21 Table 6. EMERGENCY NON-MEDICAL TRANSPORTATION RESOURCES SOURCE LOCATION CONTACT NUMBER Sage Stage Alturas Modoc Joint Unified School District Surprise Valley Joint Unified School District Big Valley Joint Unified School District Alturas Cedarville Bieber Pit River Health Alturas Tulelake Basin Joint Unified School District Tulelake FIELD TREATMENT SITES The use of field treatment sites (FTS) may be necessary under some conditions such as flood, fire, and weather that affect the immediate removal and transport of victims. Transportation limitations may cause enough delay that field treatment sites must be activated. Criteria for site selection would include proximity to casualties and access for transport, heat, lights and water, and emergency medical supplies. Emergency power at the sites is essential. Modoc Medical Center and Surprise Valley Hospital will be considered Field Treatment Sites if conditions do not allow for rapid transport of appropriate patients out of the OA. Site plans for each of these locations will be developed. Table 7 displays the preliminary field treatment site selections for the OA. It is not all inclusive and other sites need to be identified. Table 7. FIELD TREATMENT SITES LOCATION OWNER CONTACT Adin Community Center Modoc County Meredith Richno Modoc District Fairgrounds Traci Green Alturas Veterans Hall Modoc County County Public Works Canby Fire Hall Canby Fire Protection District Fire Chief Likely Fire Hall Likely Fire Protection District Fire Chief Davis Creek Fire Hall Davis Creek Fire Protection District Fire Chief

22 FATALITIES Fatalities will not be moved from the positions they are found in unless it hinders on-going operations or the bodies will be further compromised by the incident. The County Coroner will take control of the fatality scene in terms of evidence preservation and the disposition of the decedents bodies. The Medical Transportation Group Supervisor may coordinate transport of deceased victims if asked by the Coroner but this will not be dealt with until all injured are transported from the scene. The single mortuary in the OA can handle three to five victims. If greater numbers are anticipated, the Communications Center will be notified so that arrangements can be made for a refrigeration unit. Consideration should be given to bringing the refrigeration unit to the incident location to use as a mobile morgue. The local mortuary will be contacted immediately if more than three to five deceased are anticipated. This will allow them to staff up for the handling of the casualties anticipated. They would be able to provide staff from other areas that their company serves to respond to the OA. Additional medical examiner support will be requested through the OA law enforcement mutual aid coordinator. CONTAMINATION Pre-hospital personnel must remain alert to the potential for toxic and hazardous materials at the scene of all incidents. Familiarization with the Modoc County Hazardous Materials Emergency Response Plan is essential for all pre-hospital medical personnel. It is critical that decontamination of victims takes place prior to transportation if at all possible and that all receiving facilities be made aware that hazardous materials are involved in the incident. DOCUMENTATION Original ICS-MC and MCM Forms for use with this annex are found in Appendix B. TRIAGE TAGS No triage shall be started without tags. METTAGS will be used throughout the OA. Upon the arrival of the first assigned medical personnel at scene, triage tags will be assigned. Triage personnel will initially tag patients using the START triage method. Tags should be attached loosely around the neck minimizing effort for the triage personnel but avoiding injured areas. Track the numbers of tags utilized so that an estimate of injured can be given to the Medical Group Supervisor. Insure that all walking wounded are tagged as they are assisted from the incident scene and that these patients are kept in the designated minor treatment area for reassessment.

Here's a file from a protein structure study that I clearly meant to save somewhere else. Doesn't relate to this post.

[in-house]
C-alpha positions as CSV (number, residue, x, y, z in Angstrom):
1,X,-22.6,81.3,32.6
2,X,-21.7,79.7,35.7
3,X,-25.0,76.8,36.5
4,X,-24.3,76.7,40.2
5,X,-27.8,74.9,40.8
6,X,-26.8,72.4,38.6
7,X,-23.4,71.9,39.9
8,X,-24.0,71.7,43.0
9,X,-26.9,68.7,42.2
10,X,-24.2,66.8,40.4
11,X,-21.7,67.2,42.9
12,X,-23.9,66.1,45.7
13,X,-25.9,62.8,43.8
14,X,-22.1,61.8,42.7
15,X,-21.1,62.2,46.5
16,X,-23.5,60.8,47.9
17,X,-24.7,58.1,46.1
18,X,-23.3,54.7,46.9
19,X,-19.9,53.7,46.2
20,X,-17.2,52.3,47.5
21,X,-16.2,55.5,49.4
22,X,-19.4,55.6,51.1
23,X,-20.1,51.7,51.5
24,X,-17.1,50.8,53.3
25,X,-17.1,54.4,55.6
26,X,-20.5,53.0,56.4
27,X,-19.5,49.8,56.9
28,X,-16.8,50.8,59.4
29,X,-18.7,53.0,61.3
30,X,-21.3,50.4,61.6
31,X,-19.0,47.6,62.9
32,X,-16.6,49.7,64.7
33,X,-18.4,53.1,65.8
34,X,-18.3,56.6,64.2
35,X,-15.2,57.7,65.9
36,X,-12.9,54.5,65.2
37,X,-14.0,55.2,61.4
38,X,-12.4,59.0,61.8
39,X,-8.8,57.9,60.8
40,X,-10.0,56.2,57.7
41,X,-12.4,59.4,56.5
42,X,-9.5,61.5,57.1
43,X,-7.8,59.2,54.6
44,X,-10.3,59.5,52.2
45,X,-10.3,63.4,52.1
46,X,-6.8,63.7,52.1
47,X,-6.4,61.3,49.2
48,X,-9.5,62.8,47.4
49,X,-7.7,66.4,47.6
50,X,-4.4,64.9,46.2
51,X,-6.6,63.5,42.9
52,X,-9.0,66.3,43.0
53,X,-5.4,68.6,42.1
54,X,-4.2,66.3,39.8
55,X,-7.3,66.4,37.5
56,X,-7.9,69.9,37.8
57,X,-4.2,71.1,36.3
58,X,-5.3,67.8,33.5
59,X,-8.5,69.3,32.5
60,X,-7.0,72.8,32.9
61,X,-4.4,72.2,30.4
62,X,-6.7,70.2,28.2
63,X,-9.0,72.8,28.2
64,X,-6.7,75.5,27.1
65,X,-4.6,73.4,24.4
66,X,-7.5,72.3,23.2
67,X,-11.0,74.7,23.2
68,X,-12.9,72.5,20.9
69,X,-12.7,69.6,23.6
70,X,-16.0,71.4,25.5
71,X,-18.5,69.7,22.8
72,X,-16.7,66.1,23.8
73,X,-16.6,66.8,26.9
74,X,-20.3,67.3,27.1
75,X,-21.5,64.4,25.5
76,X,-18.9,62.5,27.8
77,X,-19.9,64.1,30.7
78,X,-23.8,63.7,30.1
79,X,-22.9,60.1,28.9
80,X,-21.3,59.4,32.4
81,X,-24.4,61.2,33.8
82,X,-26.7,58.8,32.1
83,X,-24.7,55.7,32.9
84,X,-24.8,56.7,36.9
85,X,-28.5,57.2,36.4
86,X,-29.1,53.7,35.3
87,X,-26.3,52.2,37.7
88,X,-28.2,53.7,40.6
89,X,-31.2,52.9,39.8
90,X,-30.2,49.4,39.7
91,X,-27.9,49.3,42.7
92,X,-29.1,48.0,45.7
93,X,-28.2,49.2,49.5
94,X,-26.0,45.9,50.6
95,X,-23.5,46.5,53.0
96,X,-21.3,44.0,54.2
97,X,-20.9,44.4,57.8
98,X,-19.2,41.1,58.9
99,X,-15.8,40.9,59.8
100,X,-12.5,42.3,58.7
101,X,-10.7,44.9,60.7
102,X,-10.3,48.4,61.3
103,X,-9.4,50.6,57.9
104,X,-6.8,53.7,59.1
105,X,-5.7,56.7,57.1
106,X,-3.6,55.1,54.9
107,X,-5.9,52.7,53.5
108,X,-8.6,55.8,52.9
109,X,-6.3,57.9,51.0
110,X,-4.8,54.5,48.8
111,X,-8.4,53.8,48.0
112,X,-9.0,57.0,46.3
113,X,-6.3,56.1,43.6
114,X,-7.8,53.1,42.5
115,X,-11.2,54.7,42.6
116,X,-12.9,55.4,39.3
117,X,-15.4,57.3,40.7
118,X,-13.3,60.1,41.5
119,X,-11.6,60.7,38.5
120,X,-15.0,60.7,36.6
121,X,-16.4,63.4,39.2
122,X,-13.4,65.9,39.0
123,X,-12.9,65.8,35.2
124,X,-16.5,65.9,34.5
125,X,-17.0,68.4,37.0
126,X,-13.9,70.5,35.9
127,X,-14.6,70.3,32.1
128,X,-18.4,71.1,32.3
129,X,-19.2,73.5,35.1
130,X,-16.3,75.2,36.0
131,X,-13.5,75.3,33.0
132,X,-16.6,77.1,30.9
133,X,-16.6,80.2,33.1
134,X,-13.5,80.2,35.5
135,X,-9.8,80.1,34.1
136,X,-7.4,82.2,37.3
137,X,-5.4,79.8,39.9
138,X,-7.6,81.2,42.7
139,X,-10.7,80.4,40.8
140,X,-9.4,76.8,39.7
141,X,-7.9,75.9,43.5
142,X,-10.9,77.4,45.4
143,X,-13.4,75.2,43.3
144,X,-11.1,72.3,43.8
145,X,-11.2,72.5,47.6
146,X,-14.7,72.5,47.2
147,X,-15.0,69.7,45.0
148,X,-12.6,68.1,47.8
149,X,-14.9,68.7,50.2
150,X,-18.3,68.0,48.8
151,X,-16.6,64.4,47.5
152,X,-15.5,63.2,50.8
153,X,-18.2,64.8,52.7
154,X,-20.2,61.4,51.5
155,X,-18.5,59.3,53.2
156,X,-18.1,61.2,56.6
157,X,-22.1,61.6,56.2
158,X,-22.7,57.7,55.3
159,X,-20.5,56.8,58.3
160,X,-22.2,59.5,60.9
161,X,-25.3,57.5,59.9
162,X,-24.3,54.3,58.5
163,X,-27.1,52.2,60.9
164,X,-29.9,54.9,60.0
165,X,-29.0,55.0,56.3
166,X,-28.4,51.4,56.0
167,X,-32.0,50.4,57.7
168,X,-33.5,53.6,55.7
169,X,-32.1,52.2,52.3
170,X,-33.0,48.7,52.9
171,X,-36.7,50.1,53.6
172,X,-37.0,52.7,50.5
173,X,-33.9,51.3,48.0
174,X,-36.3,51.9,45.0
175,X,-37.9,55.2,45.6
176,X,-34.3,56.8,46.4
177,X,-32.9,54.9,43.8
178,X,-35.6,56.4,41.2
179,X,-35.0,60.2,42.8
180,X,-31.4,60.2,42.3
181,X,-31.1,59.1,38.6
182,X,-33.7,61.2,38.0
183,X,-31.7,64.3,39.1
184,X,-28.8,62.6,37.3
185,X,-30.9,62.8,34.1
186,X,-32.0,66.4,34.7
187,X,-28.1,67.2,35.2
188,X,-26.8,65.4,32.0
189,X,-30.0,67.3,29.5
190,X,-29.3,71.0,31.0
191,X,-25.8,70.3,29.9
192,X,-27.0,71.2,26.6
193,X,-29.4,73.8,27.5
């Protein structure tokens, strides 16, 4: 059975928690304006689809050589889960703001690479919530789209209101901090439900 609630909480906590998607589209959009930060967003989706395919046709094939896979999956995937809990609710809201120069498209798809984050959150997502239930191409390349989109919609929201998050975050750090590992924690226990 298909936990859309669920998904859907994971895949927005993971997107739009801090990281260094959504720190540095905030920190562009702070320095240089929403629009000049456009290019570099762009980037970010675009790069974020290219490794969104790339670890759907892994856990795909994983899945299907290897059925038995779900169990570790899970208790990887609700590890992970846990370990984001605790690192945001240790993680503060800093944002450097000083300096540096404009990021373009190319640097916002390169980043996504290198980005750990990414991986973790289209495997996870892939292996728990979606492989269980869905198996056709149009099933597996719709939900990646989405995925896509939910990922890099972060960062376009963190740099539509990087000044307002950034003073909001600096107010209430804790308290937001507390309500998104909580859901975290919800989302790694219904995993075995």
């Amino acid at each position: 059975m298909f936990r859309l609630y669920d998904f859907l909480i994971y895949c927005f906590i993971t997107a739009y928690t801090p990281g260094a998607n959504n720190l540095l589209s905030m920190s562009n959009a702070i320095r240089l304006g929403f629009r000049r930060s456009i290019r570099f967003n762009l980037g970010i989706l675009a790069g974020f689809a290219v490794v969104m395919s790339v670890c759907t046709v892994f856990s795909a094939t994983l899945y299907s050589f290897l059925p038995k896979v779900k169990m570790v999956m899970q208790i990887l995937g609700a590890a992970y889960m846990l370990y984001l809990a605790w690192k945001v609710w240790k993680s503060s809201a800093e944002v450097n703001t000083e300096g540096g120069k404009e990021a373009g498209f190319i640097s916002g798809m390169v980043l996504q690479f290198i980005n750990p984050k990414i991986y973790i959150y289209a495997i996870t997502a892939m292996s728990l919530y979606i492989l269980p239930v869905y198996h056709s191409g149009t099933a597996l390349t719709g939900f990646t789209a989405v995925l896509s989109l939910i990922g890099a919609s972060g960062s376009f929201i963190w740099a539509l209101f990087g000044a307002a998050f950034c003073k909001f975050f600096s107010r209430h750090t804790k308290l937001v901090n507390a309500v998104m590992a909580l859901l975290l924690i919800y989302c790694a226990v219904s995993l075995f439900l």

23 When the victims arrive in the treatment areas, indicate the time of triage, and briefly the chief complaint/major injuries. Document vital signs and times obtained on Part I of the tag. List treatment and time administered on Part II of the tag. Reevaluate triage as necessary, preferably every fifteen minutes. Patients can go up in triage category but never down. If the triage category is raised, these patients should be moved to the next higher-level treatment area. If the tags become full of information, DO NOT REMOVE. Attach a second tag and discard all numbers and tabs on the second tag. All tags will remain on patients until received at the appropriate health faculty. Once the destination facility has been determined, it will be written on the tag. The Patient Transportation Group Supervisor will note the tag number on the Patient Transportation Summary Worksheet. Transporting personnel will note the triage tag number on the patient care record/field assessment form. This will enable information to be obtained at a later time and permit a rapid return of the transport vehicles to the incident scene. Hospital admitting personnel will use the triage tag number in the admitting process in such a way that patient information and medical records may be retrieved rapidly by the use of the triage tag number. PREHOSPITAL PATIENT CARE REPORTS These forms should be completed enroute to the hospital by transporting personnel using the Triage tag numbers for identification. MULTI-CASUALTY BRANCH WORKSHEET The Multi-Casualty Branch Worksheet is used by the Medical Group Supervisor as an organizational aid. This worksheet is an abbreviated organization chart that provides space for names of persons filling positions and a checklist for other resources to be considered. PATIENT TRANSPORTATION SUMMARY WORKSHEET This worksheet may be used by the Patient Transportation Group Supervisor, Medical Communications Coordinator, Treatment Unit Leader, and Medical Staging Area Manager to maintain an accurate list of patients as they are moved through the system. It is used by the Medical Communications Coordinator to record information from the Treatment Unit regarding the status of patients ready for transport as well as to record patient destination information as directed by the patient destination control facility. The Patient Transportation Group Supervisor and Medical Staging Area Manager also utilize the worksheet to record the transport of patients from scene.